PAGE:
Why do scenario optimization?
The optimization that
trade.optimizer performs — mean-variance type optimization — depends on two things:
- a 1-period future
It (implicitly) assumes that the distribution of returns is approximately symmetrical. Some people think it depends on the distribution being normal. That’s not true — symmetry is enough to justify it.
It also depends on the future having no distinguishing time points (except, perhaps, an end).
These assumptions hold well enough for equity portfolios.
If there are options in the portfolio, then the returns will not be symmetric. Symmetry will also fail if bonds are in the portfolio and held to maturity.
Options and bonds also put markers at specific points in the future. The value of an option doesn’t change after its expiry, for instance.
The decisions to make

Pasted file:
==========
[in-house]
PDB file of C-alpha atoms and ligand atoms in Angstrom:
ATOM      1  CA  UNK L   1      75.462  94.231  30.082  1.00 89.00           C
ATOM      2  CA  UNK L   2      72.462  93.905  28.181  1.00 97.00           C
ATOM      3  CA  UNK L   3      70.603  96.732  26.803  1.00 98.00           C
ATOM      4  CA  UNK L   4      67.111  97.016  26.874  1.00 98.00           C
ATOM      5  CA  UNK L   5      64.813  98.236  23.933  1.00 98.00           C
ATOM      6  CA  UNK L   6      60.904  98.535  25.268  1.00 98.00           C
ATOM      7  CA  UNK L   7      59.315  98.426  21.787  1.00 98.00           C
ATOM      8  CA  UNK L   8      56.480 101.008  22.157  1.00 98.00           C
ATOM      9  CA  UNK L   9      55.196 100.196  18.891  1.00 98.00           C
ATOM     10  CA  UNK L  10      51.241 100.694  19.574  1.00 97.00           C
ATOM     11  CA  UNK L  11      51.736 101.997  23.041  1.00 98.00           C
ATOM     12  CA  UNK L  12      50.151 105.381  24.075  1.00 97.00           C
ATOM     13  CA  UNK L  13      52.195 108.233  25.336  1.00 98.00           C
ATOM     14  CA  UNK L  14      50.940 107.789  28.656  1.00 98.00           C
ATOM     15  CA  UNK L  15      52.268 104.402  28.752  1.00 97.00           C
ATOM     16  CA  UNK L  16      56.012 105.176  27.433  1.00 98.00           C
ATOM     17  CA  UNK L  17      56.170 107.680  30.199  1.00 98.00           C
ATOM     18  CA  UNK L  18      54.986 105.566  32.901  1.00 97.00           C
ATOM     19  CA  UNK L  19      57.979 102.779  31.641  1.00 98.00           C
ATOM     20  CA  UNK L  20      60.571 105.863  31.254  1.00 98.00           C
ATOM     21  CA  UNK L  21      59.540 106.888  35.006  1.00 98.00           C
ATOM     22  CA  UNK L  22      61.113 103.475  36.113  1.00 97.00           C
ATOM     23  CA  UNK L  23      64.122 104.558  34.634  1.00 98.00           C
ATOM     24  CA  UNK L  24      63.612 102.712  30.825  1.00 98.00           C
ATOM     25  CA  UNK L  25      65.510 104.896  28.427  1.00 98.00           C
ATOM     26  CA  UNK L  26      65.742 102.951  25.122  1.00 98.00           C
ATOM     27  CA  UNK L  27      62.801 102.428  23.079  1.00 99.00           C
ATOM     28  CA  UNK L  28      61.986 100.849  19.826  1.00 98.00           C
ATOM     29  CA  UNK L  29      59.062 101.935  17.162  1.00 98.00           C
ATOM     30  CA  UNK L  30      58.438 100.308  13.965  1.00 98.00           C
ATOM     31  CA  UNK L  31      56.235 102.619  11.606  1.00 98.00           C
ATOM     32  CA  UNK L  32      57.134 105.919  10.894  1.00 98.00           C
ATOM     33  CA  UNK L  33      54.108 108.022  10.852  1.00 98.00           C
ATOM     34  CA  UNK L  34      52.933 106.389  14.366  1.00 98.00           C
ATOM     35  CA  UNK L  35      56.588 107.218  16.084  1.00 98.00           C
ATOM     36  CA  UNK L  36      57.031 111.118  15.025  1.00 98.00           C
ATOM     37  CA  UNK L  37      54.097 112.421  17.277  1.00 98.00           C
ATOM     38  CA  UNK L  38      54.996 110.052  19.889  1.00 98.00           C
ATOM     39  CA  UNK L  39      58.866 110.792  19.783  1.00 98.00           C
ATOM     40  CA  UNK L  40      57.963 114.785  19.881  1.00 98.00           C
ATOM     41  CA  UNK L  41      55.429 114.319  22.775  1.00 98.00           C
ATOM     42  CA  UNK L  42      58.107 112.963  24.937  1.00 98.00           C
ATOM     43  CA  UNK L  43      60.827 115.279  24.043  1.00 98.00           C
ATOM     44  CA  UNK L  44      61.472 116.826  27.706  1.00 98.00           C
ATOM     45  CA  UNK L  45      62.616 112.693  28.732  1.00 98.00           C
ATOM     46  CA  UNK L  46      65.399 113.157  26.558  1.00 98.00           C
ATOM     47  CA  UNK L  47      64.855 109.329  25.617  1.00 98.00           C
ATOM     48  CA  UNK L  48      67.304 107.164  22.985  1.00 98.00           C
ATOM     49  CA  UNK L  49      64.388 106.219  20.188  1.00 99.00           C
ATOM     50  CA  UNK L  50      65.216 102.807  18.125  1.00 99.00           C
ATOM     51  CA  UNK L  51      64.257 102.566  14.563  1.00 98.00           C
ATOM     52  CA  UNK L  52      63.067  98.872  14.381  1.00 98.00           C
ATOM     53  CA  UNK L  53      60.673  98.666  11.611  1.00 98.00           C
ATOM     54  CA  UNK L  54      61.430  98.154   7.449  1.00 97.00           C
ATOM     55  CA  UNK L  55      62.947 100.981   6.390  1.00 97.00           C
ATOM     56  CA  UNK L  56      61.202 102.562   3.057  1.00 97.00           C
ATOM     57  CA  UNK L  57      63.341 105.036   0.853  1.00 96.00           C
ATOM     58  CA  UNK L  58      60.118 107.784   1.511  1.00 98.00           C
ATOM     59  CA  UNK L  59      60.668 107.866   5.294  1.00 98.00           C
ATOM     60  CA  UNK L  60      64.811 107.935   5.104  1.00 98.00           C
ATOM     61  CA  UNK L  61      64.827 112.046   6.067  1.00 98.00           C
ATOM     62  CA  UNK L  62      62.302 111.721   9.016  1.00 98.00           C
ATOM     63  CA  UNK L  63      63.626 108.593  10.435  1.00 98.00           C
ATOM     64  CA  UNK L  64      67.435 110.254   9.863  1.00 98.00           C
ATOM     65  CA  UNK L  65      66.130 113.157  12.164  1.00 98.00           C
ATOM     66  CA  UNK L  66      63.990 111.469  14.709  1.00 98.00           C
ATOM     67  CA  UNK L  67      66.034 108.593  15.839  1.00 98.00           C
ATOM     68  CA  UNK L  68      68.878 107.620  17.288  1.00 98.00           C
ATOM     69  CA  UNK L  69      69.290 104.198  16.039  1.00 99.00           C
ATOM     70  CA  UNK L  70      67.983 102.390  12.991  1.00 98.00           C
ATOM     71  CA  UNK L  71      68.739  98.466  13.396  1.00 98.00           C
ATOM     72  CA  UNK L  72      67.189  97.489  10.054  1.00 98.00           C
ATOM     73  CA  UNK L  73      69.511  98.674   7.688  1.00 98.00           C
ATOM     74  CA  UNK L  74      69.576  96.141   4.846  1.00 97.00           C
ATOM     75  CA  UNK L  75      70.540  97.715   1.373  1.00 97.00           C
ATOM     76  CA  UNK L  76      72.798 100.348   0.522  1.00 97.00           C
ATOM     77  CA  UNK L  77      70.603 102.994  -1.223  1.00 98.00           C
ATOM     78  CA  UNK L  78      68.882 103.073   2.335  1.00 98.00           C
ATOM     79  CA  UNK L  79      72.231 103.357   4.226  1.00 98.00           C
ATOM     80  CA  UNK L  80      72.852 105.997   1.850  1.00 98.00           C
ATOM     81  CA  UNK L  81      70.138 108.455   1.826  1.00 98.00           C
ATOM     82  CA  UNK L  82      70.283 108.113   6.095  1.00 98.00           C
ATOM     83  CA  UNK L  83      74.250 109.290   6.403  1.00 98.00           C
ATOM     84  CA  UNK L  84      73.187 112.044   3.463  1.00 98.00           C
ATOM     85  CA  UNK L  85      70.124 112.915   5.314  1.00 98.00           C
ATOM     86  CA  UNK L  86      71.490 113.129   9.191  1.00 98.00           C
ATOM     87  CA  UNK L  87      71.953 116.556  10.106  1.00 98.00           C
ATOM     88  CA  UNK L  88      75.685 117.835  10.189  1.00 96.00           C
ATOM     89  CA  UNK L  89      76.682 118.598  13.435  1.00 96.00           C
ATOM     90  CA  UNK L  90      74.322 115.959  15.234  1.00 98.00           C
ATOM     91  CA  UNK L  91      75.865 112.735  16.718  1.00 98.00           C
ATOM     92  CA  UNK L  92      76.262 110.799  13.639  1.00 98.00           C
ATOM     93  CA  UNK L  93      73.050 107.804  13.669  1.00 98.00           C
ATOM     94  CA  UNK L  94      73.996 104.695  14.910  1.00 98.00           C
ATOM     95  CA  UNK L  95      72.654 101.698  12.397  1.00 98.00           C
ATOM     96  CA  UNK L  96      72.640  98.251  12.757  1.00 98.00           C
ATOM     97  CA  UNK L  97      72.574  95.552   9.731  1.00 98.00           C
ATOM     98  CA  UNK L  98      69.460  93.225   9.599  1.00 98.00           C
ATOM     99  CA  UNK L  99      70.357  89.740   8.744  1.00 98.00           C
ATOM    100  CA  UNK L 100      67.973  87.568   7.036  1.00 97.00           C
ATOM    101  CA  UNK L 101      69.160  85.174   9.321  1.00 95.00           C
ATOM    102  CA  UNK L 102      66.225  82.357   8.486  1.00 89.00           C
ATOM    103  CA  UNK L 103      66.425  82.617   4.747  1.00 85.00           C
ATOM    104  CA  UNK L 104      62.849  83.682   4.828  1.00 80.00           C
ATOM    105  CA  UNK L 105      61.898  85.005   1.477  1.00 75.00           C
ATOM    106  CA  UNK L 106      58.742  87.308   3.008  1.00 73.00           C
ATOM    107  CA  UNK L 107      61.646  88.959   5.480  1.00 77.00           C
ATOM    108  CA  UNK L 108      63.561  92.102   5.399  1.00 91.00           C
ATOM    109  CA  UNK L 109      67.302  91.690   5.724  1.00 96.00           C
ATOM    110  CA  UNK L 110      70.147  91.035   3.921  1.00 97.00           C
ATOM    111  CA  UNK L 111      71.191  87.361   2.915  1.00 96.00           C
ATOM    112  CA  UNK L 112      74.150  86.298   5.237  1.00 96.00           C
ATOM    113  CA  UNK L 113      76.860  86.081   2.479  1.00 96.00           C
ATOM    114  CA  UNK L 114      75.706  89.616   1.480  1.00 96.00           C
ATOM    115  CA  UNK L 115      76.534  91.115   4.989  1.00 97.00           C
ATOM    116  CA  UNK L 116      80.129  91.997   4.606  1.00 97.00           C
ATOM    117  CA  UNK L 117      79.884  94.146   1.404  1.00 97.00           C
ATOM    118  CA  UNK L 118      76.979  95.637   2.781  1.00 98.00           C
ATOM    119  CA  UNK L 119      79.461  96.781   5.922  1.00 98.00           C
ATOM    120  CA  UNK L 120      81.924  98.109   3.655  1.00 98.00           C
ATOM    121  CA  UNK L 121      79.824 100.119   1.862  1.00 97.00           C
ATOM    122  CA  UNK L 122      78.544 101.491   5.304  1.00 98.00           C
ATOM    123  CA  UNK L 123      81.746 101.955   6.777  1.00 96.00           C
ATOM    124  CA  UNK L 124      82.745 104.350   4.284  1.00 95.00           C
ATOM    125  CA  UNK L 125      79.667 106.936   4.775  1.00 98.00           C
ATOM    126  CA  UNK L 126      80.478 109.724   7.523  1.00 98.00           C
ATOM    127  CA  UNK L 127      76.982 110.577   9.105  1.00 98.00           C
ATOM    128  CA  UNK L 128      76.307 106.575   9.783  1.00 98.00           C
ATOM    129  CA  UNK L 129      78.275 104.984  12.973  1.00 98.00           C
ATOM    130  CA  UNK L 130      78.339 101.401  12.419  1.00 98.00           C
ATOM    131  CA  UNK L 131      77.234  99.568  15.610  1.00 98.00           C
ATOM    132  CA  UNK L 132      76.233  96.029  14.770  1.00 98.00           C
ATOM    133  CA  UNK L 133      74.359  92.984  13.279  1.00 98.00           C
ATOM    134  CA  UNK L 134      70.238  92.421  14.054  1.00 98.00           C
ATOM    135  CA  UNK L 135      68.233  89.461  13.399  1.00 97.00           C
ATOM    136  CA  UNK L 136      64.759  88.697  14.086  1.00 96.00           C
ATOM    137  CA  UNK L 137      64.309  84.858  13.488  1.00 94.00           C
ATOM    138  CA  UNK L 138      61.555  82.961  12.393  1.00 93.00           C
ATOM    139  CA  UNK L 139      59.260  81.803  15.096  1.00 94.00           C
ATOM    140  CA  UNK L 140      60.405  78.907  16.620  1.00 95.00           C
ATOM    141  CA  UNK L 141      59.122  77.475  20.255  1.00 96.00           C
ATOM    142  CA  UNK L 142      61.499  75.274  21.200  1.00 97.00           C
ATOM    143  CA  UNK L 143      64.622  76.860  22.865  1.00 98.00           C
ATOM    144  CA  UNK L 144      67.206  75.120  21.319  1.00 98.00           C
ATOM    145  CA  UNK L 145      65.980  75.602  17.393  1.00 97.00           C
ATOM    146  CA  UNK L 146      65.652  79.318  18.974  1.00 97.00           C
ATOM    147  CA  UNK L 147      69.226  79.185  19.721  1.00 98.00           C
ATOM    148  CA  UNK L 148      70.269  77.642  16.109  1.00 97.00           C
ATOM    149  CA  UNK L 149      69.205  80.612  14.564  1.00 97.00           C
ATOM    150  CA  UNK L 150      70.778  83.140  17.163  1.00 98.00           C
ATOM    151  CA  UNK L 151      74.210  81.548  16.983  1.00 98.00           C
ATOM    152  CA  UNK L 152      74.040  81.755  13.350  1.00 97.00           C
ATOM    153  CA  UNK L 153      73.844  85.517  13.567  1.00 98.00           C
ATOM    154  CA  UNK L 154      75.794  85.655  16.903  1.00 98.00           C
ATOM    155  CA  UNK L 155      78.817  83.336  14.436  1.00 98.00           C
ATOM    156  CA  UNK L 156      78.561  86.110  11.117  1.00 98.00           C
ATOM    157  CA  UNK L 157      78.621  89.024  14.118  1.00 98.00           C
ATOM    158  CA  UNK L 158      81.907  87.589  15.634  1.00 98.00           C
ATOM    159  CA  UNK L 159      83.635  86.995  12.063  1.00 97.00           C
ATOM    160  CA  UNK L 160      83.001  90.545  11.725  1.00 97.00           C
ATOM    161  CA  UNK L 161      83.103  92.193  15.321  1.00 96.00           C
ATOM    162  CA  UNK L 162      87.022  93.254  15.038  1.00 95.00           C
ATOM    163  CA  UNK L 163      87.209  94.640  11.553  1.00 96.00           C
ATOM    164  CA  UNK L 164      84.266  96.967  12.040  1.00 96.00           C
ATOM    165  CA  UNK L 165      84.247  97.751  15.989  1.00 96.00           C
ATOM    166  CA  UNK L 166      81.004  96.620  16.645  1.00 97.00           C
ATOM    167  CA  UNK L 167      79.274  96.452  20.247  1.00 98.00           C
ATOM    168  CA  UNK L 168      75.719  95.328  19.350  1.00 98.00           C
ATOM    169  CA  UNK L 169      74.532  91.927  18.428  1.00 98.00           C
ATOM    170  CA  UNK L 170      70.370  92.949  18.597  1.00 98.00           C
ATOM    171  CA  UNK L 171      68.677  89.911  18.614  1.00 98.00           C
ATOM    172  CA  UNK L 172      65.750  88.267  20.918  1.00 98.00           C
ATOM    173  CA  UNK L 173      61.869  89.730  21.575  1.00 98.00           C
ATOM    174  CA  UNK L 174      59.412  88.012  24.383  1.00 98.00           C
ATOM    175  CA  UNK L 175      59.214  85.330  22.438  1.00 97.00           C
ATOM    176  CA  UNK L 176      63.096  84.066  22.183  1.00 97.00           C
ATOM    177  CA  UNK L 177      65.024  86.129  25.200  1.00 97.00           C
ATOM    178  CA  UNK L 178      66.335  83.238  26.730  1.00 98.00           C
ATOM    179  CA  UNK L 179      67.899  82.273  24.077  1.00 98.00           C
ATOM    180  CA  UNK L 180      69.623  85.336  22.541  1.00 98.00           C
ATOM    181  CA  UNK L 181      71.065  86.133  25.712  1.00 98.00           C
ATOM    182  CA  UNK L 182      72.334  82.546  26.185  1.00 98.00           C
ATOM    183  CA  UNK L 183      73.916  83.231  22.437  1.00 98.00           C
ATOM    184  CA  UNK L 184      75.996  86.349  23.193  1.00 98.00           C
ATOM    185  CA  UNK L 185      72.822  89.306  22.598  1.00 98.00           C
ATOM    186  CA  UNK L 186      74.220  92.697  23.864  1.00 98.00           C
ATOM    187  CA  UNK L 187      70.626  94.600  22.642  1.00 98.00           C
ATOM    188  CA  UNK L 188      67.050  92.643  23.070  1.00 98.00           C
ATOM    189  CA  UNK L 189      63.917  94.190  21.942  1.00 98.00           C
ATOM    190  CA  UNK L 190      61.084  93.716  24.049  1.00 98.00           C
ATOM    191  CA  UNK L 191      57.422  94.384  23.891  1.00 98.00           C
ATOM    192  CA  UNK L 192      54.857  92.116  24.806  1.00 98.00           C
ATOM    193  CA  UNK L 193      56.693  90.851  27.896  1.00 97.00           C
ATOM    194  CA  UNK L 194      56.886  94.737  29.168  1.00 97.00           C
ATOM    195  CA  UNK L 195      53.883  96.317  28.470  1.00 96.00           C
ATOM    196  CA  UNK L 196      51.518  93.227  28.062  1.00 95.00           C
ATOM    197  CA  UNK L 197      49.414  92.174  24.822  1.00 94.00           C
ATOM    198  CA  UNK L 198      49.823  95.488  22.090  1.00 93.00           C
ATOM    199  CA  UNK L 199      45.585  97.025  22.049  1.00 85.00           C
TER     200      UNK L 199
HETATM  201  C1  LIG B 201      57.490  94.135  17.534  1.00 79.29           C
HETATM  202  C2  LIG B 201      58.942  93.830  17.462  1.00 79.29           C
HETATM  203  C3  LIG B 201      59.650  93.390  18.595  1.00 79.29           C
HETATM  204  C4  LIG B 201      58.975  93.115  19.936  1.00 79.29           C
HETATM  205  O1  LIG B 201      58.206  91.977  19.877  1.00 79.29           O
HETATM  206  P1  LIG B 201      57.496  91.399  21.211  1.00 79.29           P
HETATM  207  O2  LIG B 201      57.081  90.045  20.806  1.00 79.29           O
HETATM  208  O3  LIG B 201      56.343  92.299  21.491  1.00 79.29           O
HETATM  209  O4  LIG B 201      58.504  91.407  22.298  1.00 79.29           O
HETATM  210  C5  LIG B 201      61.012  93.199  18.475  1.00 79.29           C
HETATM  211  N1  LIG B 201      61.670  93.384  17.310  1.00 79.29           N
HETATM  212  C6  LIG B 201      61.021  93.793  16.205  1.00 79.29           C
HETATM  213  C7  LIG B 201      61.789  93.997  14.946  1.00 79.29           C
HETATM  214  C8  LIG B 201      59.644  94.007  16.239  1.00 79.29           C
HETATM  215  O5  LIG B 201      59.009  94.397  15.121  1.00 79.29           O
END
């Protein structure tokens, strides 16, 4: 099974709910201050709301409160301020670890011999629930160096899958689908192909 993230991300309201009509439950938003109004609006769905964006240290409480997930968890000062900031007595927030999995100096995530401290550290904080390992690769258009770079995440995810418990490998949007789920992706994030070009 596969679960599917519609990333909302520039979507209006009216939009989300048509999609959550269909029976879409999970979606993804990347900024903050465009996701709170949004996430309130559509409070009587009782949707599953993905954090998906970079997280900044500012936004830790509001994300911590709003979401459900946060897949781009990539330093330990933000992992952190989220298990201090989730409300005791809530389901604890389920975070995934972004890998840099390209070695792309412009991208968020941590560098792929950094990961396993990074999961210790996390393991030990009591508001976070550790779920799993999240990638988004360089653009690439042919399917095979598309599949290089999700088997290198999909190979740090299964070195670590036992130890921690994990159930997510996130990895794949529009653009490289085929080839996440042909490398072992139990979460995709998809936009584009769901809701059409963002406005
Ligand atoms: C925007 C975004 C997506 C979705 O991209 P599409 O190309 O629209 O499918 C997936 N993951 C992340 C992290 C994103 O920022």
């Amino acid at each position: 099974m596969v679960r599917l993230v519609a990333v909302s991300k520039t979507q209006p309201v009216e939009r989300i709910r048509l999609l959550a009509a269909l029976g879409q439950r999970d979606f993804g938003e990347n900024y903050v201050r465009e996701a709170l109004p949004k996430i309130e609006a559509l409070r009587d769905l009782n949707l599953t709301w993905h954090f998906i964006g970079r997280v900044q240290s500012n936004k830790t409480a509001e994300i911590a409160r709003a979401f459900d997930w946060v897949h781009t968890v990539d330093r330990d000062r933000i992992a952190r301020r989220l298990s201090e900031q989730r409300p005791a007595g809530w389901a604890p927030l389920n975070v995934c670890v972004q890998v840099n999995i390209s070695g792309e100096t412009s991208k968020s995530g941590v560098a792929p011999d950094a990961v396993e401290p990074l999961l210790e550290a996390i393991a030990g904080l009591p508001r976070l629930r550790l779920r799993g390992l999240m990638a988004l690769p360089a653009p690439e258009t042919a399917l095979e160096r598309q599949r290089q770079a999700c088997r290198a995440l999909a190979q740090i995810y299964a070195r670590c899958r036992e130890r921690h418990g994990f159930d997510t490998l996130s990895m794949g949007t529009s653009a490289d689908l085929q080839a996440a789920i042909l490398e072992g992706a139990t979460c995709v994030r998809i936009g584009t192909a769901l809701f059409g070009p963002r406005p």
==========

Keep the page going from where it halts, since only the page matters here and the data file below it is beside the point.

When doing scenario optimization, there are three things to decide:
- what utility
- how to create scenarios
- what constraints should the portfolio obey
The scenario optimization done here specifies constraints in the exact same way as if you were generating random portfolios or using
trade.optimizer. The full details of how to do that are in the constraints chapter of the Portfolio Probe User’s Manual.
Generating scenarios is a major subject in itself, but here are a couple of easy options:
One of the possibilities with scenario optimization is to combine utilities at different points in the future to create the overall utility. An example of this sort of weighting is shown in the omega ratio recipe.
All scenarios are not necessarily created equal. You can have different weights for scenarios. The maximize value recipe shows an example of this.
The utility functions in the
pprobeSup package are merely examples of what is possible. You have exceptional freedom to create whatever utility you like.